Visual C++ Code Model

Visual C++ Code Model

  • Comments 10

Hi, my name is Vytautas Leonavičius, and I'm recent addition to VC++ IDE dev team. My focus areas are VC Wizards and VC++ Code Model (CM). Today, I’d like to talk about future of the CM.

In a sentence (actually, two sentencesJ), the VC++ CM is a collection of classes that allows a client to get source code reflected in objects. Objects have read and write properties, so, for example, VCCodeClass.Name allows you to get the name of the class. It also allows you to rename a class by assigning a different value to Name property. More on the VC++ CM can be found in MSDN: http://msdn2.microsoft.com/en-us/library/t41260xs(VS.80).aspx

The VC++ CM is used by various Visual Studio components. In particular, VC++ Wizards and Class Designer use it. Such an architecture greatly simplifies those components by deferring source code manipulations to the CM.

Currently C++ Intellisense, Class View, CM and other components use the NCB as an underlying database. As Jason mentions in his post http://blogs.msdn.com/vcblog/archive/2006/08/16/thoughts-on-the-visual-c-abstract-syntax-tree-ast.aspx , in VC10, we’re moving to a new architecture. We’re expecting to improve the following aspects of CM:

·         As CM is based on NCB today, it has to do additional C++ code parsing. This is primarily caused by a limitation of NCB architecture, where no column information is provided for source code elements (a C++ program can be written in one line). The new architecture will provide column information. Methods doing a lot of text processing, like VCCodeElement.StartPointOf, will become faster.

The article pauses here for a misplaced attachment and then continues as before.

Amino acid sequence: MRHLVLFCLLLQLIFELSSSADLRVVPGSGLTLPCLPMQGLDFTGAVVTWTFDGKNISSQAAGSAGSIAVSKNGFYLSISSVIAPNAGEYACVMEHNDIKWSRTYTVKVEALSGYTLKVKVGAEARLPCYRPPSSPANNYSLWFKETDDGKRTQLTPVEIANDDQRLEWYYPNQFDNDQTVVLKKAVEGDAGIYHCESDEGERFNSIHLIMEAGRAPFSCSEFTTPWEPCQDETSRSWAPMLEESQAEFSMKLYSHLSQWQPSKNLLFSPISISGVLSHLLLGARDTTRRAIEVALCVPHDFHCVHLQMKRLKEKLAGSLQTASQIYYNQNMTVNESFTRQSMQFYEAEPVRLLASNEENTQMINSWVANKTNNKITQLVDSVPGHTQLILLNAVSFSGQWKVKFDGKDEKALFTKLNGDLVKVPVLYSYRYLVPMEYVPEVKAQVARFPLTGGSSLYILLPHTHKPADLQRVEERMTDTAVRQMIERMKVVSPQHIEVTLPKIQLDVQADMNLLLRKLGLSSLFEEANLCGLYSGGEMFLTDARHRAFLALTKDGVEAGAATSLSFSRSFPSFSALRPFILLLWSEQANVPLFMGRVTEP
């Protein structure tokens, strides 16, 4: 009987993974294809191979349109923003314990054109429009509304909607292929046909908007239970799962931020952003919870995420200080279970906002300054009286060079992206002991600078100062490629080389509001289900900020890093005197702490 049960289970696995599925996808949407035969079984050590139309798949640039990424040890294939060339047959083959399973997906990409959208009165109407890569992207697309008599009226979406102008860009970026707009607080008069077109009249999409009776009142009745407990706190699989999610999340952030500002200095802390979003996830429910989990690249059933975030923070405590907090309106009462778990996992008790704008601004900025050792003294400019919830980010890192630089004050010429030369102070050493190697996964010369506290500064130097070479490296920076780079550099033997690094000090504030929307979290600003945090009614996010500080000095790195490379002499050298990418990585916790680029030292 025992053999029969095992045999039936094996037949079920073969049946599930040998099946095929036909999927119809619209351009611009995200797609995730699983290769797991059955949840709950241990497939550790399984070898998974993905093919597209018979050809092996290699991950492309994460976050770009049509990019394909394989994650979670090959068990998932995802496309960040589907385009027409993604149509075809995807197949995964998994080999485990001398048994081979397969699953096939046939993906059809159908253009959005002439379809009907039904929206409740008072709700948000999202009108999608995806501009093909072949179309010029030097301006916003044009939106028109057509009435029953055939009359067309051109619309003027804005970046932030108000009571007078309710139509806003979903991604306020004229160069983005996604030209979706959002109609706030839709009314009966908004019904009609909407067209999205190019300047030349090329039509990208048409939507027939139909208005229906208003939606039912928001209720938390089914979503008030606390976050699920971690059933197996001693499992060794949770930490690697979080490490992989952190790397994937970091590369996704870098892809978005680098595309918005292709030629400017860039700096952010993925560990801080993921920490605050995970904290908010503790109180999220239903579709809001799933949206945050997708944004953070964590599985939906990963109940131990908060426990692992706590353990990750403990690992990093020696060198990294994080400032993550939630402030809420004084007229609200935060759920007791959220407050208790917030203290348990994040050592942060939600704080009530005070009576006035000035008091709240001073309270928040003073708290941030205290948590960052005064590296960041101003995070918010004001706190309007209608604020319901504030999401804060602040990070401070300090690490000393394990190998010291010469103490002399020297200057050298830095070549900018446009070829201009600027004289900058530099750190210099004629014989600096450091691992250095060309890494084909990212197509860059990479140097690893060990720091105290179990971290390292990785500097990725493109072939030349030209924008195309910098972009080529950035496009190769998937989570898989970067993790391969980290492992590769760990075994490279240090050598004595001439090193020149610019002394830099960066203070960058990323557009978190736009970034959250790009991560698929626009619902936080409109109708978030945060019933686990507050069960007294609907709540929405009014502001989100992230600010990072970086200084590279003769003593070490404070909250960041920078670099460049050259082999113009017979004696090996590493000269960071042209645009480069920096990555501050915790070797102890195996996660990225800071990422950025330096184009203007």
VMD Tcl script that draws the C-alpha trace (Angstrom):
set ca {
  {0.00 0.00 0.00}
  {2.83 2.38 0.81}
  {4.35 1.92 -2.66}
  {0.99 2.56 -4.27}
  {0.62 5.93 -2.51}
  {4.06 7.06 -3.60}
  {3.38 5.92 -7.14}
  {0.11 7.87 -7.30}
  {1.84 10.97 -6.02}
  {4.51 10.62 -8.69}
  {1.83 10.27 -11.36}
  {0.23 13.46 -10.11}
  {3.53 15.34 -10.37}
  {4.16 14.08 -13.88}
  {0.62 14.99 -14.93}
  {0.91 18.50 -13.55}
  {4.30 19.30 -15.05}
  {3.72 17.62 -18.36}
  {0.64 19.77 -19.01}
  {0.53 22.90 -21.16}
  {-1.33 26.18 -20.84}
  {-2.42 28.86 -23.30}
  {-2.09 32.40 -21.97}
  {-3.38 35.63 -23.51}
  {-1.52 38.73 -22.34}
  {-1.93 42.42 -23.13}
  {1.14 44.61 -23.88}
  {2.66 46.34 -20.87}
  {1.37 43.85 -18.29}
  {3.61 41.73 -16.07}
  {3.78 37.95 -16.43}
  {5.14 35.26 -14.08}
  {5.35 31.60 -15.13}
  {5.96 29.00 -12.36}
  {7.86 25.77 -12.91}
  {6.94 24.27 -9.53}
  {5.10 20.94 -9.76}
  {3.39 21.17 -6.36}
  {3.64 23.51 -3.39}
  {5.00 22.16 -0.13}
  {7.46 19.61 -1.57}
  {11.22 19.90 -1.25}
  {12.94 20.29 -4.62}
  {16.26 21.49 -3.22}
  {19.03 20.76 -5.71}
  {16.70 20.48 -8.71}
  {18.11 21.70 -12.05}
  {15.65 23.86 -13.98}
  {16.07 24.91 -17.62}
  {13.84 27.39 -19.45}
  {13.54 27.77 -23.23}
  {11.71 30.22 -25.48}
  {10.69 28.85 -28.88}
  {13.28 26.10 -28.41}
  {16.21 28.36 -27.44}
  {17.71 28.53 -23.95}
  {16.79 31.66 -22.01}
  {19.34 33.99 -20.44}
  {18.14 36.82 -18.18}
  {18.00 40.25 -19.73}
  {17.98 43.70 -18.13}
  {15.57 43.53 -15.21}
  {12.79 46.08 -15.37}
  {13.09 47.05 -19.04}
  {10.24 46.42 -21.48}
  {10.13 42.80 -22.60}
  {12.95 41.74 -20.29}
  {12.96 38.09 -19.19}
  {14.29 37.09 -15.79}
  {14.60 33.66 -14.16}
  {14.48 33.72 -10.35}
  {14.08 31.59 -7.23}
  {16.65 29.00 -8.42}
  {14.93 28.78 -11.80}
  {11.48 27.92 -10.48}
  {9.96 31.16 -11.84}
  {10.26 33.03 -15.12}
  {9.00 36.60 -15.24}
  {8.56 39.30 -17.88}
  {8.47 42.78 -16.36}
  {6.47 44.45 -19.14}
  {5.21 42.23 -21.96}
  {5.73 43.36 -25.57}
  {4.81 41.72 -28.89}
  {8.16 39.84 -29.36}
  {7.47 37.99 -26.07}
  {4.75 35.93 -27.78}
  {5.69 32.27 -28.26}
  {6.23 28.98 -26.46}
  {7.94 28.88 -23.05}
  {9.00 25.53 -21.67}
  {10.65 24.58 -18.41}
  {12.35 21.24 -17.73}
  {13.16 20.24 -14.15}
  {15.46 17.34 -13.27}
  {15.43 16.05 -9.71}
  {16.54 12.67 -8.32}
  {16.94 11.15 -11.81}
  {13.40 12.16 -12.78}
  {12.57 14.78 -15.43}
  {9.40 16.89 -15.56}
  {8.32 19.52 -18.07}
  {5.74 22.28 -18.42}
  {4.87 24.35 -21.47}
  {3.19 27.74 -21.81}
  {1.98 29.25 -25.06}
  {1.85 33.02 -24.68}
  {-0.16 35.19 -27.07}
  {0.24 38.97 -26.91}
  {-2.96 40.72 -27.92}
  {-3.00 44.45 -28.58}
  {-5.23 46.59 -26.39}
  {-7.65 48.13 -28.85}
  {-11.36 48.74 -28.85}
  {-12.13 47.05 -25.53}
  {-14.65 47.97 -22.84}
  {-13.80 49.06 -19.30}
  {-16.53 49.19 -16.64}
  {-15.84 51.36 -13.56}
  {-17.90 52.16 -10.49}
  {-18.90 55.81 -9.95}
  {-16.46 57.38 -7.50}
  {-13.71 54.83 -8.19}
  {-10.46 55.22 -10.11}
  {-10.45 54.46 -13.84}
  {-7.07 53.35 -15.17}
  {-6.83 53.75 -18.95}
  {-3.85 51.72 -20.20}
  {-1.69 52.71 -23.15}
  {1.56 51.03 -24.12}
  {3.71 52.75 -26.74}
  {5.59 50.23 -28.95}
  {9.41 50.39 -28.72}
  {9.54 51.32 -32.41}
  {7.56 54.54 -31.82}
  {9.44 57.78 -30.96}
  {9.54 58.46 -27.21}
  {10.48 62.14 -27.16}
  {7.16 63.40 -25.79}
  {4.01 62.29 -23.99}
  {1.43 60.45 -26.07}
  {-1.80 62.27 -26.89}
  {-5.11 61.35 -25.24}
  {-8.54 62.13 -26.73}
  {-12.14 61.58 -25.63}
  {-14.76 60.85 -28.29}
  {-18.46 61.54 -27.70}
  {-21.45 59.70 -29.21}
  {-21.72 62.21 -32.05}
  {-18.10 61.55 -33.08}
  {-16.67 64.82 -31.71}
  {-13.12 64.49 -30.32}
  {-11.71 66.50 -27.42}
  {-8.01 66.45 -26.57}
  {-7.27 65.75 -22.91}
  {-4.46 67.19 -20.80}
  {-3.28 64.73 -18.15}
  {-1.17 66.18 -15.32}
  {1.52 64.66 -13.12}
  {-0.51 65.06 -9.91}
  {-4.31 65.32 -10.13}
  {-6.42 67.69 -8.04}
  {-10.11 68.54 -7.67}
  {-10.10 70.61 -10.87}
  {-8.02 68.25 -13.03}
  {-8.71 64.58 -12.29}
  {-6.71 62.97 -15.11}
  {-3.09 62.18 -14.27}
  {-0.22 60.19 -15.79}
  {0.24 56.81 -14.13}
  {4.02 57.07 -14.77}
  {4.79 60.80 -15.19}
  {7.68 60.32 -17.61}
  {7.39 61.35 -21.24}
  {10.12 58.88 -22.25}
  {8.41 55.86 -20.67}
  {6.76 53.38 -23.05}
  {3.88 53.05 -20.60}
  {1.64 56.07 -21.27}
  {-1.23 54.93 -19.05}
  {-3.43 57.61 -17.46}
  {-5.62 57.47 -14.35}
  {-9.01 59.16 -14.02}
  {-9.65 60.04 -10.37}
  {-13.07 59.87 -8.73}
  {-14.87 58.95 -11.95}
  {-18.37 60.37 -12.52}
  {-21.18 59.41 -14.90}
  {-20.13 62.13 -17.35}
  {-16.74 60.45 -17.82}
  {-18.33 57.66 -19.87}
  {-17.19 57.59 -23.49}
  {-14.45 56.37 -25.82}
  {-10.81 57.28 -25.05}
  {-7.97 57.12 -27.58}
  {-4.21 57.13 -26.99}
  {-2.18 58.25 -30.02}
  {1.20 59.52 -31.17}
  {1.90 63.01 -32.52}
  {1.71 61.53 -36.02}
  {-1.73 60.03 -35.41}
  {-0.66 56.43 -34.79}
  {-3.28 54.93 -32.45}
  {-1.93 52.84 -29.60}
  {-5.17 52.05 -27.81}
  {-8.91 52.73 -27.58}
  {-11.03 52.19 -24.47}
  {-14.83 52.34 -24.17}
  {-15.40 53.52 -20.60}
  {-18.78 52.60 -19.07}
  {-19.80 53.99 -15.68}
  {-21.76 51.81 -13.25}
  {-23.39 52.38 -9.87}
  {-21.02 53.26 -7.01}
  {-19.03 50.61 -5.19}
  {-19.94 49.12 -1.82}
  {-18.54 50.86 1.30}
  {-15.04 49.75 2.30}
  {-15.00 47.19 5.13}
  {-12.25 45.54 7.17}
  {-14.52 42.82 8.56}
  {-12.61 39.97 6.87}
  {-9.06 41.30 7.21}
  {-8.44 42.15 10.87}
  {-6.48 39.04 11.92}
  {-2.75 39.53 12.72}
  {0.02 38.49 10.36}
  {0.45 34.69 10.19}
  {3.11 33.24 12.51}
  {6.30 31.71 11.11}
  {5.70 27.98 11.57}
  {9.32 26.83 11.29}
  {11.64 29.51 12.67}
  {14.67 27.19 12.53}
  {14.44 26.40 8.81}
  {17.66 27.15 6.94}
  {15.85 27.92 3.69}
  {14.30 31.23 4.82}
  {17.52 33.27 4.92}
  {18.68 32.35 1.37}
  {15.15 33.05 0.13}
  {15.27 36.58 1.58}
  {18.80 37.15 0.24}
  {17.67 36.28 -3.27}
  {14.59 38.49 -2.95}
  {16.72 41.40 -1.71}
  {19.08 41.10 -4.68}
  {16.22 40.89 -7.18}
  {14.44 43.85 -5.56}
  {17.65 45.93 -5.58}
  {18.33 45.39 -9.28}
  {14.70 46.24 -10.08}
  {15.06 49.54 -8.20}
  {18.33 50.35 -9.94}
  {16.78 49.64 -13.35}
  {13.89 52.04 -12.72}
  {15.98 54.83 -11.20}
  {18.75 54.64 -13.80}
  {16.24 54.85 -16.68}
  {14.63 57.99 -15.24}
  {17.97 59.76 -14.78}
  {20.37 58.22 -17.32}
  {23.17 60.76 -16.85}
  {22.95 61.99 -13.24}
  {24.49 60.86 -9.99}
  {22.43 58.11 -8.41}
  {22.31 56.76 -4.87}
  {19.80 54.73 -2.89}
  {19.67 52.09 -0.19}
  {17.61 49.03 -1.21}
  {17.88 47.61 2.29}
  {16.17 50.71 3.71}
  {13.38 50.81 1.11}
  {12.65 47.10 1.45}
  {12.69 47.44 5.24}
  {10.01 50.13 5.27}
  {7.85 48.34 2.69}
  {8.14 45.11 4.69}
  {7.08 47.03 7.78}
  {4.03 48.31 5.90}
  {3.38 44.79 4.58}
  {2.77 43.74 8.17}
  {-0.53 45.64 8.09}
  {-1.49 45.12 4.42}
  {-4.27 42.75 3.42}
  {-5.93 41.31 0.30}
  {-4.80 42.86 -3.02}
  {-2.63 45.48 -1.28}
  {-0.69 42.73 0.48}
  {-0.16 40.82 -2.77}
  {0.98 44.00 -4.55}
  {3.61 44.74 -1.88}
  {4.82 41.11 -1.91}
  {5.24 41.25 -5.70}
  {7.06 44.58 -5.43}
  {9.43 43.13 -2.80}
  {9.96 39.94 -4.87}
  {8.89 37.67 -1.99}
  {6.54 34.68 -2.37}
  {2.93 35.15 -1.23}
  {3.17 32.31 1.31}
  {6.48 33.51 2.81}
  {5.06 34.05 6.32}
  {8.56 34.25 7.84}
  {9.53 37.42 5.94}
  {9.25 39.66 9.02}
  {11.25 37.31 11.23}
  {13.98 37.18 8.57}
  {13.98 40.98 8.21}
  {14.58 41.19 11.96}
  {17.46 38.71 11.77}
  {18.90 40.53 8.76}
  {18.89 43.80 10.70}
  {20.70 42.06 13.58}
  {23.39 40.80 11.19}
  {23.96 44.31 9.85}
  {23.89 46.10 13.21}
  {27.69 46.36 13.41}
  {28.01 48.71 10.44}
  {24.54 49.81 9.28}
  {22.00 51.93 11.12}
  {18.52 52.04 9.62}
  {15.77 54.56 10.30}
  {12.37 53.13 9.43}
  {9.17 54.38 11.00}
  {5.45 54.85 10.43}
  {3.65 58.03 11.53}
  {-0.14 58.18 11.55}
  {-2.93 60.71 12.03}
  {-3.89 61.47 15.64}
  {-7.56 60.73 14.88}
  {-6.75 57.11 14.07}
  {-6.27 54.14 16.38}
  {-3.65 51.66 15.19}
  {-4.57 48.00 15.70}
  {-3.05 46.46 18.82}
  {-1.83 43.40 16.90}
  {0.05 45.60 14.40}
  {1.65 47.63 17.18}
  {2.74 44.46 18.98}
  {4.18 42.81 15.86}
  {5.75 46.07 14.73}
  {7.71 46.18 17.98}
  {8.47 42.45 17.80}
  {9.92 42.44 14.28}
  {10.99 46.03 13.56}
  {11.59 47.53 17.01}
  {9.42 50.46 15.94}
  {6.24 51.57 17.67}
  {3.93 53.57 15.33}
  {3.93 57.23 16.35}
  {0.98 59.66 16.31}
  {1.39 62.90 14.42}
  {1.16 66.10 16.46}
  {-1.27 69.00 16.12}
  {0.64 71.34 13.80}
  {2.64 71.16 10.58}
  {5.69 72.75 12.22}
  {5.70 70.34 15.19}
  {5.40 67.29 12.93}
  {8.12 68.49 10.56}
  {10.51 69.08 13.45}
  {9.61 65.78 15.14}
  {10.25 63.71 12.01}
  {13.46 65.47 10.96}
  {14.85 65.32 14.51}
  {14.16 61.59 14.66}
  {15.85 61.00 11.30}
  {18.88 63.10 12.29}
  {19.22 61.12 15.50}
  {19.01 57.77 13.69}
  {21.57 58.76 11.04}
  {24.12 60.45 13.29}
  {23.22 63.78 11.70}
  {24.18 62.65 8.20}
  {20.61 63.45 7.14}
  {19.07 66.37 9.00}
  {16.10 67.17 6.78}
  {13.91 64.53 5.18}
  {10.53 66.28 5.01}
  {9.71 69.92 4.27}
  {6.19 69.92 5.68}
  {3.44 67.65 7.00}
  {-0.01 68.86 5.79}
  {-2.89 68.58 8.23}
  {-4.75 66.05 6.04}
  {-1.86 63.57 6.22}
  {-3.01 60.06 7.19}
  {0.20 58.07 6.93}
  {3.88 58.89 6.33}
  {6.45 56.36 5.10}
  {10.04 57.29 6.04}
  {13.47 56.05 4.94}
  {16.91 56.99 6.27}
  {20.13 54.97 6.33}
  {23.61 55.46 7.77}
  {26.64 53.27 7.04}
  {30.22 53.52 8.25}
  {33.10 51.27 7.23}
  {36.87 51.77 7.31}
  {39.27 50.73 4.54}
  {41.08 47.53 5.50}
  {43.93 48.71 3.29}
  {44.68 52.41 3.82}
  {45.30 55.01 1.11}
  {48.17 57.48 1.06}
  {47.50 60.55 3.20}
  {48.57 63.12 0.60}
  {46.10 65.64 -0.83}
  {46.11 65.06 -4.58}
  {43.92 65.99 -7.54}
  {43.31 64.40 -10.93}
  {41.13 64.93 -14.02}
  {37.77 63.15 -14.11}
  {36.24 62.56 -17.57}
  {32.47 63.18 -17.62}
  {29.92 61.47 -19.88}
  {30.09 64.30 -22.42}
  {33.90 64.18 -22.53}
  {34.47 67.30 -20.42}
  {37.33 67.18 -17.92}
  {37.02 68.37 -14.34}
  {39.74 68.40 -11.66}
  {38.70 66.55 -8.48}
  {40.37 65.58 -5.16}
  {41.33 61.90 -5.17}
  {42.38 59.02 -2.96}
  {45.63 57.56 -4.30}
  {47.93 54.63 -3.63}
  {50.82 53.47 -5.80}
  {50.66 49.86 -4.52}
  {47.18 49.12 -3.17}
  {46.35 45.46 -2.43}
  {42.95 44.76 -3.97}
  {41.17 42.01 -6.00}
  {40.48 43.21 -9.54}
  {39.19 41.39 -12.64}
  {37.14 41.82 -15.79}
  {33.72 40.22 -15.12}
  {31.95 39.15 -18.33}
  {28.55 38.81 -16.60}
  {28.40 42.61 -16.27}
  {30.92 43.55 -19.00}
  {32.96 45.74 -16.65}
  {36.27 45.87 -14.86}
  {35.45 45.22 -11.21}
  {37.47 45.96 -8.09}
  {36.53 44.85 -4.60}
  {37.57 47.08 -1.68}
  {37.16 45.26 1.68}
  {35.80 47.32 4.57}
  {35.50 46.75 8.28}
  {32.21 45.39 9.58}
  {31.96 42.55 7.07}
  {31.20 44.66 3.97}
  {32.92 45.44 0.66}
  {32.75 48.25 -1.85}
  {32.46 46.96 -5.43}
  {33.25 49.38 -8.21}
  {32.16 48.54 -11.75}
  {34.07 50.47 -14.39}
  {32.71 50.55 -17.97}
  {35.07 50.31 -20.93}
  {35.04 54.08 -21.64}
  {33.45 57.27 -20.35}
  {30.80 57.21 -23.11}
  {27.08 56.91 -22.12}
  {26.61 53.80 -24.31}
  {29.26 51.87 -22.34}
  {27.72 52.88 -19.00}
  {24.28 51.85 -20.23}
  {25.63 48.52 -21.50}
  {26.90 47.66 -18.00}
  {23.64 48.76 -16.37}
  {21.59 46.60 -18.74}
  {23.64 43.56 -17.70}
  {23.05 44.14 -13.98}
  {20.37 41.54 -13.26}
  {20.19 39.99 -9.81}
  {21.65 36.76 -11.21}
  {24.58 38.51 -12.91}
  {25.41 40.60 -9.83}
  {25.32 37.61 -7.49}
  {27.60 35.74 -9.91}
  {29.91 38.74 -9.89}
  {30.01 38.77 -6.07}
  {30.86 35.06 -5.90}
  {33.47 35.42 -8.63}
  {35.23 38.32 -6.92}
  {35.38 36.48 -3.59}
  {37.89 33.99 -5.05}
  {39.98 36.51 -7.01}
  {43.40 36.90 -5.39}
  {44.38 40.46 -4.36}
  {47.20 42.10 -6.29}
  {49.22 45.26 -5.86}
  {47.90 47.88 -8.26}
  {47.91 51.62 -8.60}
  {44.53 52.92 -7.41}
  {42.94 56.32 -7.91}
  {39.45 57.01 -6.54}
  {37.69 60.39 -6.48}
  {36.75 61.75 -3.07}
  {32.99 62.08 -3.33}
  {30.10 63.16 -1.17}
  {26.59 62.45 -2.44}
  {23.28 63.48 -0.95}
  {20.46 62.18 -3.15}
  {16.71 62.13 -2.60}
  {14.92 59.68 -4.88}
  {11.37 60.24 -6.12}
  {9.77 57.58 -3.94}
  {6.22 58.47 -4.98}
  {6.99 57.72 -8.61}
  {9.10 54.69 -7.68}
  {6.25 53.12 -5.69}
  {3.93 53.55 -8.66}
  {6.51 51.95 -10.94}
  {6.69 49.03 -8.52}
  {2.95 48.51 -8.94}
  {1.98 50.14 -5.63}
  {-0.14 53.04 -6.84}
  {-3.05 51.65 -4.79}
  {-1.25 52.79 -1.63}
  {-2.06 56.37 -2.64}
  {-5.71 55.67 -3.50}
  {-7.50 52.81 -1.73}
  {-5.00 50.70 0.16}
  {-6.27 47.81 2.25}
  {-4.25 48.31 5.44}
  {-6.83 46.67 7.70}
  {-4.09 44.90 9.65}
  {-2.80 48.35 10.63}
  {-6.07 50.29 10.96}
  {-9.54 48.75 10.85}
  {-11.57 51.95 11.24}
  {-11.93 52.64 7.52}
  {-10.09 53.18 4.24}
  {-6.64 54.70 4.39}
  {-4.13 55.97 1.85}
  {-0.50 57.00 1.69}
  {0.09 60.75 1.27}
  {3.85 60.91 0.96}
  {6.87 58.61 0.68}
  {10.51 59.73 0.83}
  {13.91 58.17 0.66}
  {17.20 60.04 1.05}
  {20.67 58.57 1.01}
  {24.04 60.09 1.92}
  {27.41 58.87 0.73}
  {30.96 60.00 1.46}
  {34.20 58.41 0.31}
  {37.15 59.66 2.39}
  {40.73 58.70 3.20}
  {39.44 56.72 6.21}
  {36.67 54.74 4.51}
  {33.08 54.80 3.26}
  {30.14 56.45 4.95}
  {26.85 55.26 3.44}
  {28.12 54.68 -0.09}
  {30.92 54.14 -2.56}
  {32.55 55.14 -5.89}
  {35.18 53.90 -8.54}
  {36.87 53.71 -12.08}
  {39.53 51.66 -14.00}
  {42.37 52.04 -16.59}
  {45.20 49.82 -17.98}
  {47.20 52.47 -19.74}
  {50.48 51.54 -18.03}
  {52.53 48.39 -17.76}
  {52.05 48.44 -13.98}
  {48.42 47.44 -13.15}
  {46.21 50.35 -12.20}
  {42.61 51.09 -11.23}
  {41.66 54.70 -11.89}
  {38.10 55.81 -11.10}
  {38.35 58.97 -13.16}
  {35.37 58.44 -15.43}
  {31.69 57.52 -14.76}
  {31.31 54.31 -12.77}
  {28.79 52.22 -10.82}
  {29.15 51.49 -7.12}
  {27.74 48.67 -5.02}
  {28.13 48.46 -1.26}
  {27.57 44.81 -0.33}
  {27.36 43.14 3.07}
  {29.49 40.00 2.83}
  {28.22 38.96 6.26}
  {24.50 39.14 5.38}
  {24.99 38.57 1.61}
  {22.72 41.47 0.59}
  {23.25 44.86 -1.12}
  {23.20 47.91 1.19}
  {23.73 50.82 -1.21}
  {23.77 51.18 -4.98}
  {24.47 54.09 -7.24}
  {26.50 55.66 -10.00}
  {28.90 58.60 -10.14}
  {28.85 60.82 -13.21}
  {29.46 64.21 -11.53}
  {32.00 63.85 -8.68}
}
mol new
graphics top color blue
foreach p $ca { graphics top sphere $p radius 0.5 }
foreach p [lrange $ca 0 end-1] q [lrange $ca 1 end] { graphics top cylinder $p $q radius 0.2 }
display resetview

·         The NCB had not been originally designed to support templates and namespaces. Although NCB supports both today, the support is far from perfect. That causes processing overhead in the VC++ CM and various correctness issues. The new architecture is designed from scratch and takes into account modern C++ coding realities.

·         The NCB contains a snapshot of source code in one macro state. That means, if we have code like:

#define X

 

#ifdef X

class A {};

#else

class B {};

#endif

only class A will make it to NCB. The new architecture is based on different principles. The database will contain both definitions and the CM will be able to provide a true reflection of source code in this scenario.

·         VCCodeElement.CodeElementFromFullName/ VCCodeElement.CodeTypeFromFullName will support wildcards.

·         We expect VCCodeModel.Synchronize to become faster, because population of the underlying database is going to be based on different principles than it is today.

The VC++ team is looking forward to hear your feedback. Any suggestions, comments and feedback about what we can do to make VC++ Code Model better are welcome.

Vytas/Visual C++

 

  • How does this handle more advanced preprocessor definitions?

    For example:

    testheader.hpp:

    #ifdef X

    class A {};

    #else

    class B {};

    #endif

    first.cpp:

    #define X

    #include "testheader.hpp"

    second.cpp:

    #undef X

    #include "testheader.hpp"

    And that's just the simple example; it's not even getting into the boost preprocessor metaprogramming library.

  • In current architecture, each file is processed once. So depending on which .cpp file gets processed first, you will get only definition of A or B in NCB database. This is known limitation of current architecture.

    In new architecture, we expect to provide true source code reflection. So both A and B should be visible no matter which macro state they’re encountered in.

    You can easily observe current behavior by using ClassView window.

    Vytas/Visual C++

  • Great, it looks promising. I had noticed that intellisense used to work well without namespaces but that it gets progressively worse when we add namespaces and templates to the project. So, that's the reason.